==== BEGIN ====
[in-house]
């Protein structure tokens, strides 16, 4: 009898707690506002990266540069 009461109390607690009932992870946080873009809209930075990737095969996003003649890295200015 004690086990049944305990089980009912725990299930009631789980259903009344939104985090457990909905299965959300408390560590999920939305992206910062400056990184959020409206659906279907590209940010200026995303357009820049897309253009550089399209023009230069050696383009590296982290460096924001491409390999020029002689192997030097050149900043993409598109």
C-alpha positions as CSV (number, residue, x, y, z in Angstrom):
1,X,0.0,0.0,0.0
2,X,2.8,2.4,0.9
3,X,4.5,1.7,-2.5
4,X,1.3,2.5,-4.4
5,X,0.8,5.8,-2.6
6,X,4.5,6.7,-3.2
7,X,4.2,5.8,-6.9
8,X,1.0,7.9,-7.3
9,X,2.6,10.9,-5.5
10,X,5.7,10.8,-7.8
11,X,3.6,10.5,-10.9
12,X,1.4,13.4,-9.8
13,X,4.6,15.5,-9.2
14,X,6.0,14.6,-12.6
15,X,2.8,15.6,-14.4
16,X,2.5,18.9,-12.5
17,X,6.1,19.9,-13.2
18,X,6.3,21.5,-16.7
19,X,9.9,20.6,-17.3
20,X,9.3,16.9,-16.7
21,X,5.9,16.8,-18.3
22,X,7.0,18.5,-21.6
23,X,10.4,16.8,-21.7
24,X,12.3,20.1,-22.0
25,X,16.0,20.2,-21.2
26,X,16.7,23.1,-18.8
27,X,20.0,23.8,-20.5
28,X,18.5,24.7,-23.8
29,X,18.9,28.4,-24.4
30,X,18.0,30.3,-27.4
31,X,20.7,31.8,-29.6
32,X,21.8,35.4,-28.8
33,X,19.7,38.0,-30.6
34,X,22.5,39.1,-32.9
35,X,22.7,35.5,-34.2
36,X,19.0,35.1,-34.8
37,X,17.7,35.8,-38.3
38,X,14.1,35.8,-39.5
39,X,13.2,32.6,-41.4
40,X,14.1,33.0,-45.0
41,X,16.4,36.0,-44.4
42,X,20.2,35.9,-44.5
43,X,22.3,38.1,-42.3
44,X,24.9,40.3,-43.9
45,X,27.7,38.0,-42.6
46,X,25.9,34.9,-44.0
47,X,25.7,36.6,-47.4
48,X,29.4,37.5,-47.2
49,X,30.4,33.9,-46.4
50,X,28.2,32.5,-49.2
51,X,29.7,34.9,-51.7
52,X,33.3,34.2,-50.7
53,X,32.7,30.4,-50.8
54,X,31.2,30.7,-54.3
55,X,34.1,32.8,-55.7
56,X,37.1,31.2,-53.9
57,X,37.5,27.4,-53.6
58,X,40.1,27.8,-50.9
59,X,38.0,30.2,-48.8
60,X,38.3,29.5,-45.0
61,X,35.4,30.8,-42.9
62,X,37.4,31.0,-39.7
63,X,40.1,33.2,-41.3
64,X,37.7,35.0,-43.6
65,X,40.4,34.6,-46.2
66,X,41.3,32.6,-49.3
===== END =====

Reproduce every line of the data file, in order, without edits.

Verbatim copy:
[in-house]
């Protein structure tokens, strides 16, 4: 009898707690506002990266540069 009461109390607690009932992870946080873009809209930075990737095969996003003649890295200015 004690086990049944305990089980009912725990299930009631789980259903009344939104985090457990909905299965959300408390560590999920939305992206910062400056990184959020409206659906279907590209940010200026995303357009820049897309253009550089399209023009230069050696383009590296982290460096924001491409390999020029002689192997030097050149900043993409598109």
C-alpha positions as CSV (number, residue, x, y, z in Angstrom):
1,X,0.0,0.0,0.0
2,X,2.8,2.4,0.9
3,X,4.5,1.7,-2.5
4,X,1.3,2.5,-4.4
5,X,0.8,5.8,-2.6
6,X,4.5,6.7,-3.2
7,X,4.2,5.8,-6.9
8,X,1.0,7.9,-7.3
9,X,2.6,10.9,-5.5
10,X,5.7,10.8,-7.8
11,X,3.6,10.5,-10.9
12,X,1.4,13.4,-9.8
13,X,4.6,15.5,-9.2
14,X,6.0,14.6,-12.6
15,X,2.8,15.6,-14.4
16,X,2.5,18.9,-12.5
17,X,6.1,19.9,-13.2
18,X,6.3,21.5,-16.7
19,X,9.9,20.6,-17.3
20,X,9.3,16.9,-16.7
21,X,5.9,16.8,-18.3
22,X,7.0,18.5,-21.6
23,X,10.4,16.8,-21.7
24,X,12.3,20.1,-22.0
25,X,16.0,20.2,-21.2
26,X,16.7,23.1,-18.8
27,X,20.0,23.8,-20.5
28,X,18.5,24.7,-23.8
29,X,18.9,28.4,-24.4
30,X,18.0,30.3,-27.4
31,X,20.7,31.8,-29.6
32,X,21.8,35.4,-28.8
33,X,19.7,38.0,-30.6
34,X,22.5,39.1,-32.9
35,X,22.7,35.5,-34.2
36,X,19.0,35.1,-34.8
37,X,17.7,35.8,-38.3
38,X,14.1,35.8,-39.5
39,X,13.2,32.6,-41.4
40,X,14.1,33.0,-45.0
41,X,16.4,36.0,-44.4
42,X,20.2,35.9,-44.5
43,X,22.3,38.1,-42.3
44,X,24.9,40.3,-43.9
45,X,27.7,38.0,-42.6
46,X,25.9,34.9,-44.0
47,X,25.7,36.6,-47.4
48,X,29.4,37.5,-47.2
49,X,30.4,33.9,-46.4
50,X,28.2,32.5,-49.2
51,X,29.7,34.9,-51.7
52,X,33.3,34.2,-50.7
53,X,32.7,30.4,-50.8
54,X,31.2,30.7,-54.3
55,X,34.1,32.8,-55.7
56,X,37.1,31.2,-53.9
57,X,37.5,27.4,-53.6
58,X,40.1,27.8,-50.9
59,X,38.0,30.2,-48.8
60,X,38.3,29.5,-45.0
61,X,35.4,30.8,-42.9
62,X,37.4,31.0,-39.7
63,X,40.1,33.2,-41.3
64,X,37.7,35.0,-43.6
65,X,40.4,34.6,-46.2
66,X,41.3,32.6,-49.3